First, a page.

Nature Of C-X Bond And Methods Of Preparation
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Nature of Bond:
•         Halogens are more electronegative than carbon. Thus halogen atoms have a greater tendency than carbon atoms to attract electron density. Therefore, bonds between carbon and halogen atoms are polar in nature. In the carbon–halogen bond, the carbon atom has a partial positive charge, while the halogen atom has a partial negative charge.
 
•         As the halogen atom becomes less electronegative, from fluorine to iodine, the carbon-halogen bond becomes less polar.
 
Preparation methods:
 
•         Reactions between alcohols and concentrated halogen acids produce alkyl halides.



•         Tertiary alcohols react with concentrated hydrogen chloride within fraction of time at room temperature to form tertiary alkyl halide.
 

 
•         Phosphorus tri-halides on reaction with alcohols produces alkyl halides.



•         Thionyl chloride on reaction with alcohols produces alkyl halides.


•         Alkyl halides can be prepared by reacting alkanes with halogens.



•         Markovnikov’s rule can be used to predict the major product of reactions between unsymmetrical alkenes and hydrogen halides.



Ex:



•         Vicinal dihalides can be synthesised from the reaction of alkenes with halogens.



•         Alkyl iodides can be produced by halogen exchange.



•         Aryl halides can be produced by electrophilic substitution of arenes or by the Sandmeyer reaction.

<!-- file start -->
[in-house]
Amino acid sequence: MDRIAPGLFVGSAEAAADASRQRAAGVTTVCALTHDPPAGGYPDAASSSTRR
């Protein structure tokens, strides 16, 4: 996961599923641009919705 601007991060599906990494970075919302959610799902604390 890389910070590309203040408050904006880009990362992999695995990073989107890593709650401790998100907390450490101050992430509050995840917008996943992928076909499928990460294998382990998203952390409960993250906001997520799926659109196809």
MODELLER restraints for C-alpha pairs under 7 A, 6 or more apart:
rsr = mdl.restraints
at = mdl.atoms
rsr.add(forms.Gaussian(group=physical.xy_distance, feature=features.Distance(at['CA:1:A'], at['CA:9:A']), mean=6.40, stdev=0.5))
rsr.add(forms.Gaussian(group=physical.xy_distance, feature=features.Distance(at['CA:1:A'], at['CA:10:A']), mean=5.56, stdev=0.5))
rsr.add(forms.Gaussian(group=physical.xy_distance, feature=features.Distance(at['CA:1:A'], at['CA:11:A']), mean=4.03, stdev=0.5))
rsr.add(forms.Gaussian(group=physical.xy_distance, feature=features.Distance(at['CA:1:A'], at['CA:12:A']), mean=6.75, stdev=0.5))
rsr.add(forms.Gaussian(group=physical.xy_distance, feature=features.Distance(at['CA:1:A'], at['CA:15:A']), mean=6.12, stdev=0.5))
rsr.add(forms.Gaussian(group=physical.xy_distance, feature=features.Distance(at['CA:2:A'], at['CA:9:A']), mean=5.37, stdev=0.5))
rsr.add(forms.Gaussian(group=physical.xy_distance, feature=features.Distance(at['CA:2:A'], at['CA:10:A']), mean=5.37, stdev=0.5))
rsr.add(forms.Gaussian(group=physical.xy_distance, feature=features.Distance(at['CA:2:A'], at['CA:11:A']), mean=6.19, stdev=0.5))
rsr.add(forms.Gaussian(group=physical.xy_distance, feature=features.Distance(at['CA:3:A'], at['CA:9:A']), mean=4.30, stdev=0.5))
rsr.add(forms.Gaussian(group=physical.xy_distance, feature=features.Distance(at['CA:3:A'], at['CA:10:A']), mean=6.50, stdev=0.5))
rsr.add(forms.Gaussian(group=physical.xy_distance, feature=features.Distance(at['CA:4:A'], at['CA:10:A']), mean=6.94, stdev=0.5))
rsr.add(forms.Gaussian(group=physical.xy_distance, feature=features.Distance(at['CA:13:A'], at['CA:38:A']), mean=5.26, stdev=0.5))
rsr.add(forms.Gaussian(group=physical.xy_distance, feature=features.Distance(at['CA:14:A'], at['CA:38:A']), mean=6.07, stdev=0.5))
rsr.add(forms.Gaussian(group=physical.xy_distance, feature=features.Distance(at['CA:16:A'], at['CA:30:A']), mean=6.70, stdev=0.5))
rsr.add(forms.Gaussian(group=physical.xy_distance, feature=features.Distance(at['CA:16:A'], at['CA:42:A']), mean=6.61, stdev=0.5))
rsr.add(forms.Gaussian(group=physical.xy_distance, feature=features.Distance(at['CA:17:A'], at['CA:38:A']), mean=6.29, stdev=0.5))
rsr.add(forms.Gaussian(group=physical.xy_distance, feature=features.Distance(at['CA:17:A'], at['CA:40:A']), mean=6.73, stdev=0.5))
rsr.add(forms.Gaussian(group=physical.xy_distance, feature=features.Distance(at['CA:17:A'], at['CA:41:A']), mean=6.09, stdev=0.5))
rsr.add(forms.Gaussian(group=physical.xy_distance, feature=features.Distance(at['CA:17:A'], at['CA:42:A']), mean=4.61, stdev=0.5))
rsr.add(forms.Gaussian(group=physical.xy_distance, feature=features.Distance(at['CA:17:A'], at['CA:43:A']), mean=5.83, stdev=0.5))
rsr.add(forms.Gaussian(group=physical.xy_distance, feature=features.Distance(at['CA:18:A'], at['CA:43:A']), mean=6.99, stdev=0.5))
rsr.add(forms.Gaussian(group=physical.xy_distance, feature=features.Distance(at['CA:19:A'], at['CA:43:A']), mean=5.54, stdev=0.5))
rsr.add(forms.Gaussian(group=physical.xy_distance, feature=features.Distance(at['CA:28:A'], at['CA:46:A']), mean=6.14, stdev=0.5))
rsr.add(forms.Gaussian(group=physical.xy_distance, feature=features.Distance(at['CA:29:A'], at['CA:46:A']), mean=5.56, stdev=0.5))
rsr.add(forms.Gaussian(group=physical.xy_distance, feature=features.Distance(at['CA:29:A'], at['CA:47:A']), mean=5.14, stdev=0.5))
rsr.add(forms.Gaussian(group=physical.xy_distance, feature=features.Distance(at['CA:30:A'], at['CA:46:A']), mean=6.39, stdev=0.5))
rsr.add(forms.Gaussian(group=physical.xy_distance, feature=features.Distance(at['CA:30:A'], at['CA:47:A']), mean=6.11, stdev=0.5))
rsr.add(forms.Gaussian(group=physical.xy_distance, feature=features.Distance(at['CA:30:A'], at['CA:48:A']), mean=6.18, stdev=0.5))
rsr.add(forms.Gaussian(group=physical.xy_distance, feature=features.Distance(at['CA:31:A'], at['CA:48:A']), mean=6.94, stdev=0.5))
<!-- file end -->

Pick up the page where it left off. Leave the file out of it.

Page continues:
Summary

Nature of Bond:
•         Halogens are more electronegative than carbon. Thus halogen atoms have a greater tendency than carbon atoms to attract electron density. Therefore, bonds between carbon and halogen atoms are polar in nature. In the carbon–halogen bond, the carbon atom has a partial positive charge, while the halogen atom has a partial negative charge.
 
•         As the halogen atom becomes less electronegative, from fluorine to iodine, the carbon-halogen bond becomes less polar.
 
Preparation methods:
 
•         Reactions between alcohols and concentrated halogen acids produce alkyl halides.



•         Tertiary alcohols react with concentrated hydrogen chloride within fraction of time at room temperature to form tertiary alkyl halide.
 

 
•         Phosphorus tri-halides on reaction with alcohols produces alkyl halides.



•         Thionyl chloride on reaction with alcohols produces alkyl halides.


•         Alkyl halides can be prepared by reacting alkanes with halogens.



•         Markovnikov’s rule can be used to predict the major product of reactions between unsymmetrical alkenes and hydrogen halides.



Ex:



•         Vicinal dihalides can be synthesised from the reaction of alkenes with halogens.



•         Alkyl iodides can be produced by halogen exchange.



•         Aryl halides can be produced by electrophilic substitution of arenes or by the Sandmeyer reaction.

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